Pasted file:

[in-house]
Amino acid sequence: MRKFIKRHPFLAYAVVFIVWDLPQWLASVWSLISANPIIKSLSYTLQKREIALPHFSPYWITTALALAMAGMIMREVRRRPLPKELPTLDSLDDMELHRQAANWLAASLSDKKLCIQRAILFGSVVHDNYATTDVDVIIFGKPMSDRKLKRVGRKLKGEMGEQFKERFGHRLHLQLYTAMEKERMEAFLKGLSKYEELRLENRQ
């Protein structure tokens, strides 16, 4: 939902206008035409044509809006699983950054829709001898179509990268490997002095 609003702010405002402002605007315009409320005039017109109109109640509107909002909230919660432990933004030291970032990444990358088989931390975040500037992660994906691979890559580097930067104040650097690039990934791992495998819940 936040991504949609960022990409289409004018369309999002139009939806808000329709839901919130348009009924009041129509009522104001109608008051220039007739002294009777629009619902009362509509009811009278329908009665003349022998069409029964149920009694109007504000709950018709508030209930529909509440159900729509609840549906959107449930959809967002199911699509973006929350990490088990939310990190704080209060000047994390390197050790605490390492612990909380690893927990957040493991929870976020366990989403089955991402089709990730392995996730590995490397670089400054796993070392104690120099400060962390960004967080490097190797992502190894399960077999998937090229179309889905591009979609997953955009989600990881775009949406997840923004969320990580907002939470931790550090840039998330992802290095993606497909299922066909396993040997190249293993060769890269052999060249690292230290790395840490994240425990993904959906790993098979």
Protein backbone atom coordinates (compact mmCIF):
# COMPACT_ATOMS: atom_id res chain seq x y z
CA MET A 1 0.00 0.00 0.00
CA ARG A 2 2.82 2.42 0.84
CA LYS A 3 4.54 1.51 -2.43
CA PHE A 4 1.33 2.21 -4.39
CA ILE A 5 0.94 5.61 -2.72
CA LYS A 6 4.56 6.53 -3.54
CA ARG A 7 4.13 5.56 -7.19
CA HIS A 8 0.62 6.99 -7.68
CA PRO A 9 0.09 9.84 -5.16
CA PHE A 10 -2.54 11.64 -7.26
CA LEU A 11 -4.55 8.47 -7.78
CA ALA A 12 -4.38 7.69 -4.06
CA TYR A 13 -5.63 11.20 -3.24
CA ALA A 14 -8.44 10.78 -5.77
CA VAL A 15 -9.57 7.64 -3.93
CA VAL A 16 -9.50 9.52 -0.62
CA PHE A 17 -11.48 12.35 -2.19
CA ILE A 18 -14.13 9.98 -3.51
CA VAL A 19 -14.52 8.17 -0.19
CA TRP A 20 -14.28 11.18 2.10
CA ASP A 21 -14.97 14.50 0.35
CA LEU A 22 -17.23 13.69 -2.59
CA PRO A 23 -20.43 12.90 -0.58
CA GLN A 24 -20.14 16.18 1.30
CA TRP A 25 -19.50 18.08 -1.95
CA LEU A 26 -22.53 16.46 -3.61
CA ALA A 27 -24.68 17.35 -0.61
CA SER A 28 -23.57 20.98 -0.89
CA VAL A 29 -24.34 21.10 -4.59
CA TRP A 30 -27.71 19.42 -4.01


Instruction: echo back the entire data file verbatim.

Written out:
[in-house]
Amino acid sequence: MRKFIKRHPFLAYAVVFIVWDLPQWLASVWSLISANPIIKSLSYTLQKREIALPHFSPYWITTALALAMAGMIMREVRRRPLPKELPTLDSLDDMELHRQAANWLAASLSDKKLCIQRAILFGSVVHDNYATTDVDVIIFGKPMSDRKLKRVGRKLKGEMGEQFKERFGHRLHLQLYTAMEKERMEAFLKGLSKYEELRLENRQ
């Protein structure tokens, strides 16, 4: 939902206008035409044509809006699983950054829709001898179509990268490997002095 609003702010405002402002605007315009409320005039017109109109109640509107909002909230919660432990933004030291970032990444990358088989931390975040500037992660994906691979890559580097930067104040650097690039990934791992495998819940 936040991504949609960022990409289409004018369309999002139009939806808000329709839901919130348009009924009041129509009522104001109608008051220039007739002294009777629009619902009362509509009811009278329908009665003349022998069409029964149920009694109007504000709950018709508030209930529909509440159900729509609840549906959107449930959809967002199911699509973006929350990490088990939310990190704080209060000047994390390197050790605490390492612990909380690893927990957040493991929870976020366990989403089955991402089709990730392995996730590995490397670089400054796993070392104690120099400060962390960004967080490097190797992502190894399960077999998937090229179309889905591009979609997953955009989600990881775009949406997840923004969320990580907002939470931790550090840039998330992802290095993606497909299922066909396993040997190249293993060769890269052999060249690292230290790395840490994240425990993904959906790993098979």
Protein backbone atom coordinates (compact mmCIF):
# COMPACT_ATOMS: atom_id res chain seq x y z
CA MET A 1 0.00 0.00 0.00
CA ARG A 2 2.82 2.42 0.84
CA LYS A 3 4.54 1.51 -2.43
CA PHE A 4 1.33 2.21 -4.39
CA ILE A 5 0.94 5.61 -2.72
CA LYS A 6 4.56 6.53 -3.54
CA ARG A 7 4.13 5.56 -7.19
CA HIS A 8 0.62 6.99 -7.68
CA PRO A 9 0.09 9.84 -5.16
CA PHE A 10 -2.54 11.64 -7.26
CA LEU A 11 -4.55 8.47 -7.78
CA ALA A 12 -4.38 7.69 -4.06
CA TYR A 13 -5.63 11.20 -3.24
CA ALA A 14 -8.44 10.78 -5.77
CA VAL A 15 -9.57 7.64 -3.93
CA VAL A 16 -9.50 9.52 -0.62
CA PHE A 17 -11.48 12.35 -2.19
CA ILE A 18 -14.13 9.98 -3.51
CA VAL A 19 -14.52 8.17 -0.19
CA TRP A 20 -14.28 11.18 2.10
CA ASP A 21 -14.97 14.50 0.35
CA LEU A 22 -17.23 13.69 -2.59
CA PRO A 23 -20.43 12.90 -0.58
CA GLN A 24 -20.14 16.18 1.30
CA TRP A 25 -19.50 18.08 -1.95
CA LEU A 26 -22.53 16.46 -3.61
CA ALA A 27 -24.68 17.35 -0.61
CA SER A 28 -23.57 20.98 -0.89
CA VAL A 29 -24.34 21.10 -4.59
CA TRP A 30 -27.71 19.42 -4.01